Kinyara Sugar Estate in Uganda (c) Henk Simons IUCN NL

Influencing business to implement existing legislation

When nature conservationists engage with the private sector in order to protect or restore vulnerable ecosystems, they often work with a select group of businesses willing to go the extra mile for the environment. But what if instead of focusing on these frontrunners, they would focus on influencing businesses towards the implementation of existing legislation?

Header photo: Kinyara Sugar Estate in Uganda © Henk Simons / IUCN NL

There is no one-size fits all when it comes to business engagement. Romie Goedicke of IUCN NL and Nadine McCormick of the IUCN Global Business & Biodiversity Programme support civil society organisations across the globe in their efforts to engage businesses to reduce the impact of their operations on the environment. “In each individual case, we need to be clear on the change we want to see and understanding why it is not happening,” Nadine McCormick states. “Is it a lack of awareness, a lack of will, a lack of “business case”, or a lack of knowledge or resources to take action? In each case, a tailored intervention is needed.”

Compliance with existing legislation

When defining the most suitable intervention, the opportunities that come with existing legislation shouldn’t be overlooked. “Most countries have laws and regulations to protect natural resources from harmful business operations,” Romie Goedicke explains. “The problem is: in many cases, these aren’t widely implemented and the government bodies that need to ensure compliance, have insufficient capacity to do so.”

Research by S. Díaz et al. in Science 366 mentions that the improved implementation and enforcement of existing environmental policies and regulations is one important avenue to transformation.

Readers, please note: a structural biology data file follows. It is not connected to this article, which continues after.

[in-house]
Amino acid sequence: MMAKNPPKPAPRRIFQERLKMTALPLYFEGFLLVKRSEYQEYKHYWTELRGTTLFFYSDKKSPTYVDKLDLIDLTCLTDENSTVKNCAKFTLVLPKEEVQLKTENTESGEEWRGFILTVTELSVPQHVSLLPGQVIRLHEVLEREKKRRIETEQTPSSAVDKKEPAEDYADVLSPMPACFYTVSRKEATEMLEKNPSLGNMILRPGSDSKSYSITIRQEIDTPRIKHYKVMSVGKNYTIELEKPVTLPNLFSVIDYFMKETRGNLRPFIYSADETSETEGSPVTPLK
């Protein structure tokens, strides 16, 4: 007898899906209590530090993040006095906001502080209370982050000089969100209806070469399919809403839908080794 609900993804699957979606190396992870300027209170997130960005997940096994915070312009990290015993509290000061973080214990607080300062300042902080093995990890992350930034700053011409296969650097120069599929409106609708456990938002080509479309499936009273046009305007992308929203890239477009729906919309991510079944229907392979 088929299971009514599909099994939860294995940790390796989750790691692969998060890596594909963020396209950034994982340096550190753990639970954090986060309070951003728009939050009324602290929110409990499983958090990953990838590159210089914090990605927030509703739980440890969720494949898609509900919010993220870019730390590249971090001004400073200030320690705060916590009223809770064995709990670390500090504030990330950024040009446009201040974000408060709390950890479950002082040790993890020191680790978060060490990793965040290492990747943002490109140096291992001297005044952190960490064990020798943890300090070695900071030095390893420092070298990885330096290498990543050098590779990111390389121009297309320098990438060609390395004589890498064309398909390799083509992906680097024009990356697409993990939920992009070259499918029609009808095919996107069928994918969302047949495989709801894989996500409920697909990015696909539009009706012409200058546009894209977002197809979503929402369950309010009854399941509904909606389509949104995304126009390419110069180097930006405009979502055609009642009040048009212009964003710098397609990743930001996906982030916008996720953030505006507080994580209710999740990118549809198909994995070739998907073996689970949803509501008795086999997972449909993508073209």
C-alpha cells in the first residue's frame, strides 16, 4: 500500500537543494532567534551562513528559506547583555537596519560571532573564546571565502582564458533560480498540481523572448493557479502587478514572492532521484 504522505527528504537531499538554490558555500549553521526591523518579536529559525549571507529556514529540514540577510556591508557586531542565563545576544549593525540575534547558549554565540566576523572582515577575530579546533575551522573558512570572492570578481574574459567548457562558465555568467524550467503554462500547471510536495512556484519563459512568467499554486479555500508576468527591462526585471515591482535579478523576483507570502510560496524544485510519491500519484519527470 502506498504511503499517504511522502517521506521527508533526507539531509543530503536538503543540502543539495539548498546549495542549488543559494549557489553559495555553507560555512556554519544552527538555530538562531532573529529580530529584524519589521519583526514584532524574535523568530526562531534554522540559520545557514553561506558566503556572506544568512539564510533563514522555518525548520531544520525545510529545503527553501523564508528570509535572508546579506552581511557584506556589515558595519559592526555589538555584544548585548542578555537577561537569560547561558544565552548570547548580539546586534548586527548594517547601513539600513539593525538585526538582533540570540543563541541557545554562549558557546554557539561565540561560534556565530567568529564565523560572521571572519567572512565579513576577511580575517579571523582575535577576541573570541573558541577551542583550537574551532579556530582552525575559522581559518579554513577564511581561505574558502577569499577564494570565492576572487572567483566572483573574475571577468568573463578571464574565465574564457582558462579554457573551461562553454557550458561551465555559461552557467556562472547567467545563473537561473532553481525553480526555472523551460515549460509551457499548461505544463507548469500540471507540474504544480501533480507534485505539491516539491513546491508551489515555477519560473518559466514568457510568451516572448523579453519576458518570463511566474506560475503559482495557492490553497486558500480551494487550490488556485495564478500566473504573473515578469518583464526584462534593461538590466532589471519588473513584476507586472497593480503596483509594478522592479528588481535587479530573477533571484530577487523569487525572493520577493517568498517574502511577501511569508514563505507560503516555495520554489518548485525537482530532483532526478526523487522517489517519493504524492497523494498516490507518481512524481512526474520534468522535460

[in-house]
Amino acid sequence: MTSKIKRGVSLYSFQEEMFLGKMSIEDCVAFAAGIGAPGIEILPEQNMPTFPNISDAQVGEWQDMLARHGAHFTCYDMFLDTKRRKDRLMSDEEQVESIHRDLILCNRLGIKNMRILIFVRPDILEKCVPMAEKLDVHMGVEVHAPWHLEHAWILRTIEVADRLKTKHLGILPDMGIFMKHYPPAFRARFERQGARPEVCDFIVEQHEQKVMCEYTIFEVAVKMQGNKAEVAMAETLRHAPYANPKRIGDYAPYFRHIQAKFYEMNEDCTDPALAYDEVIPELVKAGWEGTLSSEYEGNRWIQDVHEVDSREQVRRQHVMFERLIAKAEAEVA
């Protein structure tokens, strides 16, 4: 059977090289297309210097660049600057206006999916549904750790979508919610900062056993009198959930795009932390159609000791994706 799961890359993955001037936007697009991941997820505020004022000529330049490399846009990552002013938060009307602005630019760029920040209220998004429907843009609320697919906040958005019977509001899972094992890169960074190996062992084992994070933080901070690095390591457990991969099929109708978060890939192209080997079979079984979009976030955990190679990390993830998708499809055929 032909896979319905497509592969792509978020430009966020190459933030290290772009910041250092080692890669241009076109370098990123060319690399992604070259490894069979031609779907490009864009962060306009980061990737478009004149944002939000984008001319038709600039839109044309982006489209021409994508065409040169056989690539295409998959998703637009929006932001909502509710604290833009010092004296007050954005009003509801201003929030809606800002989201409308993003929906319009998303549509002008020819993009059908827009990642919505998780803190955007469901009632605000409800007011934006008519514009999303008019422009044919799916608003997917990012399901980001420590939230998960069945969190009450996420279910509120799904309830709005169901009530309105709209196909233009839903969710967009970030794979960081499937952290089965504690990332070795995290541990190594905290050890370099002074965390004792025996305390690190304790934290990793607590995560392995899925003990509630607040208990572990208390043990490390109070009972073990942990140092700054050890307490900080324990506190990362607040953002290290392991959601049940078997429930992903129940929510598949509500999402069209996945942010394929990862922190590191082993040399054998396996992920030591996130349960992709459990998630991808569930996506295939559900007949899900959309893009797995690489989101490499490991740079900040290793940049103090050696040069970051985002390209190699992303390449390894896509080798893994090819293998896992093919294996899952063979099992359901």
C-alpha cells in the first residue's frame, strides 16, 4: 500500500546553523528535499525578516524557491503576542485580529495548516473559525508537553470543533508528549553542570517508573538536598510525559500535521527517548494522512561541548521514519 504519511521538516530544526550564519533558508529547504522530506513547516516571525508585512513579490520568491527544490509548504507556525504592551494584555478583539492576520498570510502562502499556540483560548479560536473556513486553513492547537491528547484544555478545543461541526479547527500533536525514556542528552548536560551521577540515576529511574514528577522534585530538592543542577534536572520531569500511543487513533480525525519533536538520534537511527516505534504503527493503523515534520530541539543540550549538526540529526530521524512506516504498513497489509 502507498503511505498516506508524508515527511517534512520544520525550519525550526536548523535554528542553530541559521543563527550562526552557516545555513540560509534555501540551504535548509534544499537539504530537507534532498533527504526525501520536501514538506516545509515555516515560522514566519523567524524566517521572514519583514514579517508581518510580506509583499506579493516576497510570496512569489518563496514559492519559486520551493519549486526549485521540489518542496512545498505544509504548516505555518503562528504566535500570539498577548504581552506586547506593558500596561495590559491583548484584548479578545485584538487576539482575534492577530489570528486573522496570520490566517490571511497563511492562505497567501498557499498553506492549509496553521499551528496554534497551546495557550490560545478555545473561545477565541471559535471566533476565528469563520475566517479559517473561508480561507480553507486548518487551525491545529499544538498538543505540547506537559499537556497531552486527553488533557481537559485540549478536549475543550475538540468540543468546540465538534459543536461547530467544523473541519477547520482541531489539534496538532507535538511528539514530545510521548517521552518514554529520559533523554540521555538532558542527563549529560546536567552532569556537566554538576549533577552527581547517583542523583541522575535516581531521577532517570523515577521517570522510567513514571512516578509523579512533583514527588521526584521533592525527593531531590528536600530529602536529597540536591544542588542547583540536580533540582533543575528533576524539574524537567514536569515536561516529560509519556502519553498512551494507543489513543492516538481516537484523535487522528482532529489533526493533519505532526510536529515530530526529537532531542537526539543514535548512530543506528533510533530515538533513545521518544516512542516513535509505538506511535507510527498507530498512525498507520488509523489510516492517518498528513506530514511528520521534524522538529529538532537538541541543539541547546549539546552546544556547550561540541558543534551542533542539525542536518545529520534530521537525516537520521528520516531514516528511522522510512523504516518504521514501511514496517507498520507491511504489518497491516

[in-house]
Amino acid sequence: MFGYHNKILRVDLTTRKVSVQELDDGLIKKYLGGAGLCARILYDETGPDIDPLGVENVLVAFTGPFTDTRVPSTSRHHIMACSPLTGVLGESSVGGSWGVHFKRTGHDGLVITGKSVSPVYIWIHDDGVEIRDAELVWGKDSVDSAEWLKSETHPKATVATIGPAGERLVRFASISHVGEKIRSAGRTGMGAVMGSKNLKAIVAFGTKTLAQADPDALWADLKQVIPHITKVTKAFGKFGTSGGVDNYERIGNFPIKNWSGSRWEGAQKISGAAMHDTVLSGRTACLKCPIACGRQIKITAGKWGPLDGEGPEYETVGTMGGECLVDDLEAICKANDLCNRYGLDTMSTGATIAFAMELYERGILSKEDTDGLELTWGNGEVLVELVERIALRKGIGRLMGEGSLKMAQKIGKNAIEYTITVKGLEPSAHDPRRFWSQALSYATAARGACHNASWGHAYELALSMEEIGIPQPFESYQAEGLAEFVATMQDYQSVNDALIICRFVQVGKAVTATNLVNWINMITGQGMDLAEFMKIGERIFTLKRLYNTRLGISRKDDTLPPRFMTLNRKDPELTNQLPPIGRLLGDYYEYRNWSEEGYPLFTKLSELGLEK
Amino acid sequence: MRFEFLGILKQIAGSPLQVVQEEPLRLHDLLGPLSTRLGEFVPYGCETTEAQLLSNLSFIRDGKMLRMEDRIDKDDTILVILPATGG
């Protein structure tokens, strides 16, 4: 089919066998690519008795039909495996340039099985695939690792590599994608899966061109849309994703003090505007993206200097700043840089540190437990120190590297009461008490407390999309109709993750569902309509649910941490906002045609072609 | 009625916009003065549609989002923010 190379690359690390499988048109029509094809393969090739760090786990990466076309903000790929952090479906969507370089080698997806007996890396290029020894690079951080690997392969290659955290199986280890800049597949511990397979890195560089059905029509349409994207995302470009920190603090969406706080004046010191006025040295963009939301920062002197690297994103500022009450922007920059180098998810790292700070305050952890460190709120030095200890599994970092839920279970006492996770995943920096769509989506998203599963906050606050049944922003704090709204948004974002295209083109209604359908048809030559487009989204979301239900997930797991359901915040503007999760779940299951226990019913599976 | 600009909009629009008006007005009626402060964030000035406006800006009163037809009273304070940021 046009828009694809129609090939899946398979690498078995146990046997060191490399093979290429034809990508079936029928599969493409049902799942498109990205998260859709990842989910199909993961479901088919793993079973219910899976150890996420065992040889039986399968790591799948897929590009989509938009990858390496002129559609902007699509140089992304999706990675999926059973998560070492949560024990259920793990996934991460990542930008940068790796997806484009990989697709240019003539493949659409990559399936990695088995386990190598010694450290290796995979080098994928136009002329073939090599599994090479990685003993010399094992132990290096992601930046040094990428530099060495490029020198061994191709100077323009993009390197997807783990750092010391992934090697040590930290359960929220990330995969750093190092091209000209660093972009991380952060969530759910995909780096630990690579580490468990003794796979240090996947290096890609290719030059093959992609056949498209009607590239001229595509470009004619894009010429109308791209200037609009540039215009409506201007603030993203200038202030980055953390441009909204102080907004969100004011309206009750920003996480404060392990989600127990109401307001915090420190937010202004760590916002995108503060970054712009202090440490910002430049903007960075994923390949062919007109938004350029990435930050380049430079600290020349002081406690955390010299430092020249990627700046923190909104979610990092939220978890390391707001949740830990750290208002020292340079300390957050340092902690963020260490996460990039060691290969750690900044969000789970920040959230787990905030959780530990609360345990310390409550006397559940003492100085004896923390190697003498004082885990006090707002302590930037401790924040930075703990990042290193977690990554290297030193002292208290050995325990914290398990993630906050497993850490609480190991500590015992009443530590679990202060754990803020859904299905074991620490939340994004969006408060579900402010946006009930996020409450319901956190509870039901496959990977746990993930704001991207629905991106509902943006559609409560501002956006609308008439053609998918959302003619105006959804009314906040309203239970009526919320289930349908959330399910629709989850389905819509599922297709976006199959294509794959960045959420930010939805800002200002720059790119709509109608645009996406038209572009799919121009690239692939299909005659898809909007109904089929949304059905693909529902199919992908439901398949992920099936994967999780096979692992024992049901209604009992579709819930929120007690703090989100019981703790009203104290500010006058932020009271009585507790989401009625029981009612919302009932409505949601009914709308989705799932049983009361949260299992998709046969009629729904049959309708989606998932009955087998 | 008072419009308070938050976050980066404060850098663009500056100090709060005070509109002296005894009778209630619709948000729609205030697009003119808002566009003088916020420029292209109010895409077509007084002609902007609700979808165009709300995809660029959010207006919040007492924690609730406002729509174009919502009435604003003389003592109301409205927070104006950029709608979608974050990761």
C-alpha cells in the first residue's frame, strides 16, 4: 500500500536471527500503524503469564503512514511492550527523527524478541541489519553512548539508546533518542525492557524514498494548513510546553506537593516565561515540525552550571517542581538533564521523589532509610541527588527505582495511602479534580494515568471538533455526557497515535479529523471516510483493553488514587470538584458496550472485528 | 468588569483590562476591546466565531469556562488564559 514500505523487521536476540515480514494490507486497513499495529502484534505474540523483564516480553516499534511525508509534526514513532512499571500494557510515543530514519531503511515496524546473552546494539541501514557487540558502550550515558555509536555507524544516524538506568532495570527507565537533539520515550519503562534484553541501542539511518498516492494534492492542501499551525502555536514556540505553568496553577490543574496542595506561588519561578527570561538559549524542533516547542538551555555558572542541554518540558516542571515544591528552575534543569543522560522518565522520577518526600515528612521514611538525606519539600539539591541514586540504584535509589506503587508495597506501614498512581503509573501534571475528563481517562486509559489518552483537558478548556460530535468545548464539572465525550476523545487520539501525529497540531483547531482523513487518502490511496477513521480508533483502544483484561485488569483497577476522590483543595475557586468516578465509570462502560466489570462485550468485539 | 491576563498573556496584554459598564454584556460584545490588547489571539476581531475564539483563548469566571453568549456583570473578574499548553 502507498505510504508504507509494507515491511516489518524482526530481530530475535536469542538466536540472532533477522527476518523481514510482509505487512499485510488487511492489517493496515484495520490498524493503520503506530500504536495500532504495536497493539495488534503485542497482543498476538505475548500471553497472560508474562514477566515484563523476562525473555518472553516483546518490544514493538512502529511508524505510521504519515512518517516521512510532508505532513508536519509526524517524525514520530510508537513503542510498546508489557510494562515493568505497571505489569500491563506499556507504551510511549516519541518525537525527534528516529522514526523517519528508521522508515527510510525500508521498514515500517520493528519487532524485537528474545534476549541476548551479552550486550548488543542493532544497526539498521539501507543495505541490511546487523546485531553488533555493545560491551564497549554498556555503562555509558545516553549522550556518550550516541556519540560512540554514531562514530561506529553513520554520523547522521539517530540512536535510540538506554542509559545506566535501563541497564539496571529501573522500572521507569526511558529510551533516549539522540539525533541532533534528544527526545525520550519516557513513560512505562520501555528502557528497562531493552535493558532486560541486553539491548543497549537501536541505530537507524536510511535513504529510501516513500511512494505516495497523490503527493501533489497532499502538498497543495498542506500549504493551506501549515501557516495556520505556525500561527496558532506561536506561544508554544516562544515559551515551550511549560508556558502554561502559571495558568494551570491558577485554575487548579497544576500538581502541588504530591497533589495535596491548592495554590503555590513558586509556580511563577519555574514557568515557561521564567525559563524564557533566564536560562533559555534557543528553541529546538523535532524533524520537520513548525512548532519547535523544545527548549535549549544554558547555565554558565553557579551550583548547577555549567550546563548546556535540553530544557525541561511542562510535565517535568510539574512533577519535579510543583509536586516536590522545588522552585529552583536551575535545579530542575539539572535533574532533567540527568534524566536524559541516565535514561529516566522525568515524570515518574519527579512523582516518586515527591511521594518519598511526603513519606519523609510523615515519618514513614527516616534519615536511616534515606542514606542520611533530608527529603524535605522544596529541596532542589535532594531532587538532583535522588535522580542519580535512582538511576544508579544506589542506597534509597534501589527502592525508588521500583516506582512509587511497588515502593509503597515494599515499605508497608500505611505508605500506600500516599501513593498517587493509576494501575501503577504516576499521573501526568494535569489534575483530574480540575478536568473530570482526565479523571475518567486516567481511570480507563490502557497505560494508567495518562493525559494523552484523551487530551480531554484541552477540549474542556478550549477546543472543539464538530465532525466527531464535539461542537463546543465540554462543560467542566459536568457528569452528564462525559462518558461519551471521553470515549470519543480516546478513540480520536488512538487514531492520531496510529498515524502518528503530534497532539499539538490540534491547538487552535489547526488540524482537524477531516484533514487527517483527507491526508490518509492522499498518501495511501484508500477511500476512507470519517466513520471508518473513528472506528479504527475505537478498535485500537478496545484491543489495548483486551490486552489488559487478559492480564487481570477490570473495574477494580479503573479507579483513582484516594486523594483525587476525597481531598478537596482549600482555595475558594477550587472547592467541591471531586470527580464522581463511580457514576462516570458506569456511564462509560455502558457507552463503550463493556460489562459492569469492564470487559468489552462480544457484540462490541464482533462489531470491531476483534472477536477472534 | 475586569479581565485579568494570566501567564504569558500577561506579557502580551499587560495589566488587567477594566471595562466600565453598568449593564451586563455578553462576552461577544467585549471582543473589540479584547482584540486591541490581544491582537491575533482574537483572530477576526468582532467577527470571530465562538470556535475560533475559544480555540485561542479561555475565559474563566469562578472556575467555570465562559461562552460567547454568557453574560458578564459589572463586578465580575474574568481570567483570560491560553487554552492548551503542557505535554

Watchdog and lever

Civil society organisations have an important watchdog role to play regarding both uncompliant businesses and negligent authorities. “Yet they also often have the lever to convince companies to adopt more sustainable practices,” Goedicke states. “Whether it is by engaging in a constructive dialogue, or by starting a campaign, civil society has the power to influence business towards the implementation of existing legislation.” In addition, such engagement can serve as an entry point to develop sustainable business cases.

Nature benefits from implementation

These two examples show how implementation of existing legislation benefits nature.

Tax money to protect water sources in Burkina Faso

In Burkina Faso, mining companies are legally required to pay taxes to the water authority. Part of this tax revenue is disbursed to the local water committees responsible for the protection of riverbanks and activities to prevent erosion and siltation – exactly what is needed to safeguard water quality and quantity in the long run. “But many companies didn’t pay their taxes and the government seemed unable to follow up,” McCormick explains.

Pressure from civil society organisations through the media and through meetings with the Chamber of Mines triggered many mining companies to start paying their taxes. “Now that more tax money is effectively collected, the water committees have the means to carry out their activities to protect the country’s water sources.”

Protection of river banks in Uganda

In Uganda, sugarcane is in the top 3 of agricultural commodities. It contributes to 13% of the country’s total tax revenue and provides direct and indirect employment to 70,000 people. The cultivation and processing of sugar produce environmental impacts through the loss of natural habitats, intensive use of water, heavy use of agro-chemicals, discharge and runoff of polluted effluent and air pollution.

When the company Kinyara Sugar announced plans to double its production, IUCN NL and its local partner EcoTrust feared the impact that would have on biodiversity in the Albertine Rift. But when it comes to cultivation on river banks, they had the law on their side. “In Uganda, no cultivation is allowed within 20 meters from the river bank,” Goedicke explains. “Our partners made the Kinyara Sugar aware of this regulation and the company was keen to comply.”

Kinyara Sugar grows about 11,300 ha sugarcane within its own estate and through a system of 6,000 outgrowers. ”The smallholder sugar cane producers that Kinyara buys from pose both a challenge and an opportunity,” Goedicke explains. “The company will have to make them aware and convince them to follow the law.” 

EcoTrust is currently working with Kinyara Sugar to look at how they can minimize impact on nature whilst expanding productivity, for example by agronomic improvement by its outgrowers.

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